I went to class that afternoon and collected every quiz paper with an Indian name. I only knew 2-3 of them. After an hour of class, I went back to Tudung Saji. Sometime later, they returned too. This was my opportunity to match names with faces, and possibly intelligence. In coming weeks after that, I made friends with them and was soon part of the big, noisy bunch.

That boy who passed me his friend’s bag always commented on my Facebook posts, texted me, always asked me out for movies and later settled for a KFC lunch circa July 2011. He drove me around, packed suppers and asked me answers for assignments.

Years passed. On a rainy night, I came back to my room exhausted after long hours in IRC. I opened my ‘unofficial email’ which I had only used for my BlogSpot account at that time. First sentence said, ‘I know you won’t see this email for some time’. As I read the email, I knew. I was in love with the boy who wrote me an email with grammatical errors. So, friends, this is how I met and later fell in love with Sarvish.

12
Earliest snap I have of us, taken in 2011 @ Tudung Saji Cafe

Disclaimer: I have the tendency of reconstructing memories to my preferences, but I also have the gift of vivid memory for minute details.


Note : This blog post is part of my 30 Days Microblog Challenge which I began in September 2018. To read more from this series, you can select ‘Microblog’ under Category. Or, search for #therainbowhatmicroblogs on Instagram. 🙂 Topics for this series are a mix of my own brainchild and prompts from my Insta-friends.

[3/30] Kerala Taste – Injipuli

Honestly speaking (ermm, typing), I lack appreciation of Kerala Cuisine. I know little differences between the many South Indian cuisines. BUT, I have an ultimate favourite which is Injipuli (literally translates to Ginger Tamarind). When you attend Malayalee weddings or events, you’d often find this pickle-sort of dish served. If you do, there’s also high probability that you hear an older Malayalee aunty who’s critiquing the dish – needs more brown sugar, ginger pieces too big, colour is just not right shade of spicy red and whatnot. Well, all I know is that Injipuli shall taste however my mother makes it. Because… Amma knows best, and she’s the best cook I know. I’m just a happy kid who’s about to eat her Chinese Economy Rice dinner with a teaspoon of Injipuli on the side. 😬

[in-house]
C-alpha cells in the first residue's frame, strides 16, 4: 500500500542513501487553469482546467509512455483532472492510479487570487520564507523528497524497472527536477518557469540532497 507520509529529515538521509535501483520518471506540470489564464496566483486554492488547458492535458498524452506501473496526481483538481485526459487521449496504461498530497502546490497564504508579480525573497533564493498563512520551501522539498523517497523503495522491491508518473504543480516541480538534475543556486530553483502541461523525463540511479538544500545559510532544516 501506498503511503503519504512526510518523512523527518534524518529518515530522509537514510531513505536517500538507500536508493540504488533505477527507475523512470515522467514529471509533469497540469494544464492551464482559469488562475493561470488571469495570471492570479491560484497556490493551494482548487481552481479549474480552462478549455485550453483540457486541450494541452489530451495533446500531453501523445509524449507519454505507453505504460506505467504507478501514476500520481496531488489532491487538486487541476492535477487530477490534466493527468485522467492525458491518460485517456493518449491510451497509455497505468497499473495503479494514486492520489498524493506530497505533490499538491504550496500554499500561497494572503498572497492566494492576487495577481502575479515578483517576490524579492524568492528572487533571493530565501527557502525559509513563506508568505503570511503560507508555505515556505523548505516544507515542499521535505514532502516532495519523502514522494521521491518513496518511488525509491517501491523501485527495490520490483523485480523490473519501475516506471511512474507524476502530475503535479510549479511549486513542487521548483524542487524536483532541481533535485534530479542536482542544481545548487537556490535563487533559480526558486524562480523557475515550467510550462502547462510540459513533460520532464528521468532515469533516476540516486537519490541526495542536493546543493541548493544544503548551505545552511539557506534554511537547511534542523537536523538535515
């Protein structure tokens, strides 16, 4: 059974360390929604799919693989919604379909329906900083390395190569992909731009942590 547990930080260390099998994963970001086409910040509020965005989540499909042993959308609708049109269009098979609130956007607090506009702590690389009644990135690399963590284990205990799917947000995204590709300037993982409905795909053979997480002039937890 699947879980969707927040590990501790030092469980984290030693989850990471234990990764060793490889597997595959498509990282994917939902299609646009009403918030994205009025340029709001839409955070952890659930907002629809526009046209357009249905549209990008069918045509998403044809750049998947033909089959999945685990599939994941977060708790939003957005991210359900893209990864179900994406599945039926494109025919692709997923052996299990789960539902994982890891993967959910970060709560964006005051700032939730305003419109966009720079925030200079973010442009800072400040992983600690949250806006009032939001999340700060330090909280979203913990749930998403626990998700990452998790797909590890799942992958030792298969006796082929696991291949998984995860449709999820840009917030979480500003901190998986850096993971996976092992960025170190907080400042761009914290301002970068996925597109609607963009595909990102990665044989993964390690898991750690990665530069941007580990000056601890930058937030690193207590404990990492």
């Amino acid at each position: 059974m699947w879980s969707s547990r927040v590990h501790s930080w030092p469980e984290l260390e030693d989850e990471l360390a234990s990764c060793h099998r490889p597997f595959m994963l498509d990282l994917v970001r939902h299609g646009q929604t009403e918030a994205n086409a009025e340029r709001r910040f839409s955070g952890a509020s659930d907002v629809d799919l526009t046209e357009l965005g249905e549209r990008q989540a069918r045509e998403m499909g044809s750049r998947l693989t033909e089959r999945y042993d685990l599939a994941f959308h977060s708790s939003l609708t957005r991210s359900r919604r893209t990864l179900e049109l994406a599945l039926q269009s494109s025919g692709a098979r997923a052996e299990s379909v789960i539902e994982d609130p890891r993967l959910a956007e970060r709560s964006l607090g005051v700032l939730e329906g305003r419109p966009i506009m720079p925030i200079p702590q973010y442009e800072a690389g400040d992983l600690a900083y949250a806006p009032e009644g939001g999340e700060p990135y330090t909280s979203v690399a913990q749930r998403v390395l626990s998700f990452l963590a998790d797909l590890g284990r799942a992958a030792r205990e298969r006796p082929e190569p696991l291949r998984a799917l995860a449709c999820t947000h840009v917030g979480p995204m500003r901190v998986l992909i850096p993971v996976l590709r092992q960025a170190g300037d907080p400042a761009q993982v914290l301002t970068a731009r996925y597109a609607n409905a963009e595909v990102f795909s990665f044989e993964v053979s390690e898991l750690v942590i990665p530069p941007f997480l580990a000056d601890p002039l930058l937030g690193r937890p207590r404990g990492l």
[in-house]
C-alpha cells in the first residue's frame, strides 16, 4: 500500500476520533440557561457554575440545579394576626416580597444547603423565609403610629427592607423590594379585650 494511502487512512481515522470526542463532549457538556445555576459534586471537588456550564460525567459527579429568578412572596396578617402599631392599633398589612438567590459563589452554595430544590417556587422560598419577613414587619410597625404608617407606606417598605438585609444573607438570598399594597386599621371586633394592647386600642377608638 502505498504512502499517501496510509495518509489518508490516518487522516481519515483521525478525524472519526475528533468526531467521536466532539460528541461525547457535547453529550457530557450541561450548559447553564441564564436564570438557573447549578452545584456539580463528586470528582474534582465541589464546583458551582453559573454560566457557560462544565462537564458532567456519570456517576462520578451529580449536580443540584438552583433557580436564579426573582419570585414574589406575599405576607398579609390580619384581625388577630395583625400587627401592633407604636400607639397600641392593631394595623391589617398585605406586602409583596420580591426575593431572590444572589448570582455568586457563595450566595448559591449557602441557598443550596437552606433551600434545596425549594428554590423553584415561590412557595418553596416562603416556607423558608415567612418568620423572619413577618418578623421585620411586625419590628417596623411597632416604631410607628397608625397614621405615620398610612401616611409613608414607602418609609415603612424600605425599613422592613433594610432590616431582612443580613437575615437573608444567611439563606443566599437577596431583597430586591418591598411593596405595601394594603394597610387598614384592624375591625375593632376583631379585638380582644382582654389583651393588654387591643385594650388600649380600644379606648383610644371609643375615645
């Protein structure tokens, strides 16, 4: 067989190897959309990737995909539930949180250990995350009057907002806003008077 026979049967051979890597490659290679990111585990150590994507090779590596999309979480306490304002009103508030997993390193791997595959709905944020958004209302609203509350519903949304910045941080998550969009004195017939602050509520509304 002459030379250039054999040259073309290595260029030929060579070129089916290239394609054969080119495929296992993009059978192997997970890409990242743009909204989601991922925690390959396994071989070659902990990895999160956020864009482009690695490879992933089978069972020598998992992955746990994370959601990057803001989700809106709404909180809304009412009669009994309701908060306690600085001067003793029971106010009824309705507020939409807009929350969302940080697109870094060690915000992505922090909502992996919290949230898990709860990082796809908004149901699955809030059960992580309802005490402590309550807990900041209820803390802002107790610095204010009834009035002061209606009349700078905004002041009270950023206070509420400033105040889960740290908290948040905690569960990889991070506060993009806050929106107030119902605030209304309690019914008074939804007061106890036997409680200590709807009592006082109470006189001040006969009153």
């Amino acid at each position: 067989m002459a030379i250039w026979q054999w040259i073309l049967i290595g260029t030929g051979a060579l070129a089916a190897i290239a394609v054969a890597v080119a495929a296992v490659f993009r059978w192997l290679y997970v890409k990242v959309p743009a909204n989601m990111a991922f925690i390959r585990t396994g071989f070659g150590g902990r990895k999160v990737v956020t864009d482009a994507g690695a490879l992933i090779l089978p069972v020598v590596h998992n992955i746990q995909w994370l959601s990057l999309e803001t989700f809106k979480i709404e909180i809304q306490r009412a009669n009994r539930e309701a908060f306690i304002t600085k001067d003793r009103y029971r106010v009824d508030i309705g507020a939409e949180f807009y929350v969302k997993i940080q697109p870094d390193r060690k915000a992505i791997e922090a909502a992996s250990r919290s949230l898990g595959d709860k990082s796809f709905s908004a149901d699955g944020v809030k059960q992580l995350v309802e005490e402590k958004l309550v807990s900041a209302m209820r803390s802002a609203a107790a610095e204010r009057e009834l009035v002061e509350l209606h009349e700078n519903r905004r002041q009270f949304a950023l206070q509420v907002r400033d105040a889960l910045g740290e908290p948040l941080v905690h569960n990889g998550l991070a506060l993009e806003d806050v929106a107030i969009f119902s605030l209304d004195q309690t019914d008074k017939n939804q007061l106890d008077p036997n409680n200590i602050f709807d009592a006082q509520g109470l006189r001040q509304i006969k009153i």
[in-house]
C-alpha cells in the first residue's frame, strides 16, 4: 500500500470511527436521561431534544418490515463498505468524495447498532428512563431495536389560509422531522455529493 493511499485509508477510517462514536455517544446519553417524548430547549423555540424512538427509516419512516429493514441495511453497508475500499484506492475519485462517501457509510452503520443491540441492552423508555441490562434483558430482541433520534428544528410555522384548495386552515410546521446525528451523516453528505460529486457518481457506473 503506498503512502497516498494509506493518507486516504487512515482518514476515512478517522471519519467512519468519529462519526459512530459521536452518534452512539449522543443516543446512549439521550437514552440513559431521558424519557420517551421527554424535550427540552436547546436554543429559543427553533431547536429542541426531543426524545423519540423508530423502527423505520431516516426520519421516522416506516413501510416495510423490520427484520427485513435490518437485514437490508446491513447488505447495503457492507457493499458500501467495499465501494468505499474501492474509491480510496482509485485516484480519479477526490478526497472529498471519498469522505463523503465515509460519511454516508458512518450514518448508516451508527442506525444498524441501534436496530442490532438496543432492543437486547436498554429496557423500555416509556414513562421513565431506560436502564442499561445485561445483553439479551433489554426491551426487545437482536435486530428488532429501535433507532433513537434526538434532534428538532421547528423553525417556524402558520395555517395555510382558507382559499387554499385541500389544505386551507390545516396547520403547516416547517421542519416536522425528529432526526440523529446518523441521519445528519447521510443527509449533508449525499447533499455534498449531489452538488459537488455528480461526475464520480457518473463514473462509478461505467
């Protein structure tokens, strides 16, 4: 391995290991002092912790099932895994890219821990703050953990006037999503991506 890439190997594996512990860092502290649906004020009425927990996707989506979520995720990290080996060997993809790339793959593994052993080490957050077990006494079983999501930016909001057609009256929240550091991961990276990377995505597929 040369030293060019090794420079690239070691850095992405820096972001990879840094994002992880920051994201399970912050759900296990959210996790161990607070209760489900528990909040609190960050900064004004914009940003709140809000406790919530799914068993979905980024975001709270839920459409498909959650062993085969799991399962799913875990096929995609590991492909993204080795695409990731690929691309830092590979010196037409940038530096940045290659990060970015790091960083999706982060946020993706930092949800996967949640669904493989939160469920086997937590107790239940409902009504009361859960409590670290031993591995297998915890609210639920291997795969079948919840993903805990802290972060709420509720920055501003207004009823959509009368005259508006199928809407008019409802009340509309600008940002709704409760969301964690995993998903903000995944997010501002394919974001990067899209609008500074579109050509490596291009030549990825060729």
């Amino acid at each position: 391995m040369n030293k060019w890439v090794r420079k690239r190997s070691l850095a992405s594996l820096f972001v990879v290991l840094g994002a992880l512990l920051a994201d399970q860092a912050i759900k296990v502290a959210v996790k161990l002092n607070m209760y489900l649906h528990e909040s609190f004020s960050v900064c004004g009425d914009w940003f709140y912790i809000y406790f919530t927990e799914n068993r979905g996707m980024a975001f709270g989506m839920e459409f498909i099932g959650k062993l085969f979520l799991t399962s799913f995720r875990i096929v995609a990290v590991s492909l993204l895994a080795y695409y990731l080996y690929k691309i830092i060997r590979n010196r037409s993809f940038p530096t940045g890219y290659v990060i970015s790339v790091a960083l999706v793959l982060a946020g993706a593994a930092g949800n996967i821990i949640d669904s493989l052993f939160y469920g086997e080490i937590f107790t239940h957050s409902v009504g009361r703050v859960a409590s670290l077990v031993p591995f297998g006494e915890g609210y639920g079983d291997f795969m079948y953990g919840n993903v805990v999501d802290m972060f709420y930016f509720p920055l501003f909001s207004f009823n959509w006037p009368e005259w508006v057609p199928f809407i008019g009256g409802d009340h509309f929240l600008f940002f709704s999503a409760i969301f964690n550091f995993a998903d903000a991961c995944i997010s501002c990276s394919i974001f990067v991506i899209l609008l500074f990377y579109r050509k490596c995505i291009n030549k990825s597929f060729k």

11.JPG
Amma’s fresh batch of homemade Injipuli, 🙂

Note : This blog post is part of my 30 Days Microblog Challenge which I began in September 2018. To read more from this series, you can select ‘Microblog’ under Category. Or, search for #therainbowhatmicroblogs on Instagram. 🙂 Topics for this series are a mix of my own brainchild and prompts from my Insta-friends.

[2/30] Turning 25

I’m freshly 25 as I write this, and I already think that this could possibly be my best age thus far (trust me, I’ve lived quarter of a century plus few hours, so I know). I’m wiggling into ‘real adulthood’ with loving family, love of my life, new and old friends AND feel-good vibes which I have earned back. Challenges may arise and tears may fall, undoubtedly. Nevertheless, I’m going to put on my imaginary rainbow-colored cape and look forward anything and everything that comes my way.

20180902_184551
25, and still need 2993 photos taken before getting a fairly-okay photo,

Note : This blog post is part of my 30 Days Microblog Challenge which I began in September 2018. To read more from this series, you can select ‘Microblog’ under Category. Or, search for #therainbowhatmicroblogs on Instagram. 🙂 Topics for this series are a mix of my own brainchild and prompts from my Insta-friends.